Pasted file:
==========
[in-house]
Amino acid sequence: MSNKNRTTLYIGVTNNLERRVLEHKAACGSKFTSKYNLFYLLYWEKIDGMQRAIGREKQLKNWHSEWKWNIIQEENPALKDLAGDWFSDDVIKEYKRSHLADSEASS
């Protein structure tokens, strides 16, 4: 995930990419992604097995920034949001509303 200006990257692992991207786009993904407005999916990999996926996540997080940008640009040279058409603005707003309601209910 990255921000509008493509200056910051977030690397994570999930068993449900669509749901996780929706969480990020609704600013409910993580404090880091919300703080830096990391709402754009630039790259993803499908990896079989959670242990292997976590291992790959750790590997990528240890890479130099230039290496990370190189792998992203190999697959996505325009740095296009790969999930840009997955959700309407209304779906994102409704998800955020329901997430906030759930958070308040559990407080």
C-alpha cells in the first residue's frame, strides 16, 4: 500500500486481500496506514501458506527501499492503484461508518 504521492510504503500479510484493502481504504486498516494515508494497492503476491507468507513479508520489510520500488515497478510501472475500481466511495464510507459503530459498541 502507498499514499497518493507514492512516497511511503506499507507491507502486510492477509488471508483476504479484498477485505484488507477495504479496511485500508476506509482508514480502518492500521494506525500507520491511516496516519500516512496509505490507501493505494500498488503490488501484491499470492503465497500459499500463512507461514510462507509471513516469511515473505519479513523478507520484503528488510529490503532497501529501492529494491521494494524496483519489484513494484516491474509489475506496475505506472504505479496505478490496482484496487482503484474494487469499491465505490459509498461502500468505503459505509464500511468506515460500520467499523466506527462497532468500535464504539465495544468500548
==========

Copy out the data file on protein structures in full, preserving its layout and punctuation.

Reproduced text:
[in-house]
Amino acid sequence: MSNKNRTTLYIGVTNNLERRVLEHKAACGSKFTSKYNLFYLLYWEKIDGMQRAIGREKQLKNWHSEWKWNIIQEENPALKDLAGDWFSDDVIKEYKRSHLADSEASS
């Protein structure tokens, strides 16, 4: 995930990419992604097995920034949001509303 200006990257692992991207786009993904407005999916990999996926996540997080940008640009040279058409603005707003309601209910 990255921000509008493509200056910051977030690397994570999930068993449900669509749901996780929706969480990020609704600013409910993580404090880091919300703080830096990391709402754009630039790259993803499908990896079989959670242990292997976590291992790959750790590997990528240890890479130099230039290496990370190189792998992203190999697959996505325009740095296009790969999930840009997955959700309407209304779906994102409704998800955020329901997430906030759930958070308040559990407080």
C-alpha cells in the first residue's frame, strides 16, 4: 500500500486481500496506514501458506527501499492503484461508518 504521492510504503500479510484493502481504504486498516494515508494497492503476491507468507513479508520489510520500488515497478510501472475500481466511495464510507459503530459498541 502507498499514499497518493507514492512516497511511503506499507507491507502486510492477509488471508483476504479484498477485505484488507477495504479496511485500508476506509482508514480502518492500521494506525500507520491511516496516519500516512496509505490507501493505494500498488503490488501484491499470492503465497500459499500463512507461514510462507509471513516469511515473505519479513523478507520484503528488510529490503532497501529501492529494491521494494524496483519489484513494484516491474509489475506496475505506472504505479496505478490496482484496487482503484474494487469499491465505490459509498461502500468505503459505509464500511468506515460500520467499523466506527462497532468500535464504539465495544468500548